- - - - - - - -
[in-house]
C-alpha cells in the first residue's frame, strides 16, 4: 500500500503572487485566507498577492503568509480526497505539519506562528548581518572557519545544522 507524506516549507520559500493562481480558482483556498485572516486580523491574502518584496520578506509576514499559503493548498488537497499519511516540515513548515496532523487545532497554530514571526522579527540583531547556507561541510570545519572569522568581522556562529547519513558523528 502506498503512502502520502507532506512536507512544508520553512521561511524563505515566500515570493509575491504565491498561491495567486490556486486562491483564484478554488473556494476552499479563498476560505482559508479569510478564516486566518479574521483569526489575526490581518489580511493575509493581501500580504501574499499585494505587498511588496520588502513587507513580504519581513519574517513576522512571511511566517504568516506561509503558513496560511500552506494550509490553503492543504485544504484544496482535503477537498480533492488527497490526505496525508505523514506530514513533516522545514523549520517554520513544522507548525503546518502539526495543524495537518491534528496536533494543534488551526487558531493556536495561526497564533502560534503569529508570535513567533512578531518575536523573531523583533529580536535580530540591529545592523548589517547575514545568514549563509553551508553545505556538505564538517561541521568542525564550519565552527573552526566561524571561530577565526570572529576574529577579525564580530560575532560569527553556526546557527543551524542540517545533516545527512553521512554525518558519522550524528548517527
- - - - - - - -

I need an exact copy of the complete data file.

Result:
[in-house]
C-alpha cells in the first residue's frame, strides 16, 4: 500500500503572487485566507498577492503568509480526497505539519506562528548581518572557519545544522 507524506516549507520559500493562481480558482483556498485572516486580523491574502518584496520578506509576514499559503493548498488537497499519511516540515513548515496532523487545532497554530514571526522579527540583531547556507561541510570545519572569522568581522556562529547519513558523528 502506498503512502502520502507532506512536507512544508520553512521561511524563505515566500515570493509575491504565491498561491495567486490556486486562491483564484478554488473556494476552499479563498476560505482559508479569510478564516486566518479574521483569526489575526490581518489580511493575509493581501500580504501574499499585494505587498511588496520588502513587507513580504519581513519574517513576522512571511511566517504568516506561509503558513496560511500552506494550509490553503492543504485544504484544496482535503477537498480533492488527497490526505496525508505523514506530514513533516522545514523549520517554520513544522507548525503546518502539526495543524495537518491534528496536533494543534488551526487558531493556536495561526497564533502560534503569529508570535513567533512578531518575536523573531523583533529580536535580530540591529545592523548589517547575514545568514549563509553551508553545505556538505564538517561541521568542525564550519565552527573552526566561524571561530577565526570572529576574529577579525564580530560575532560569527553556526546557527543551524542540517545533516545527512553521512554525518558519522550524528548517527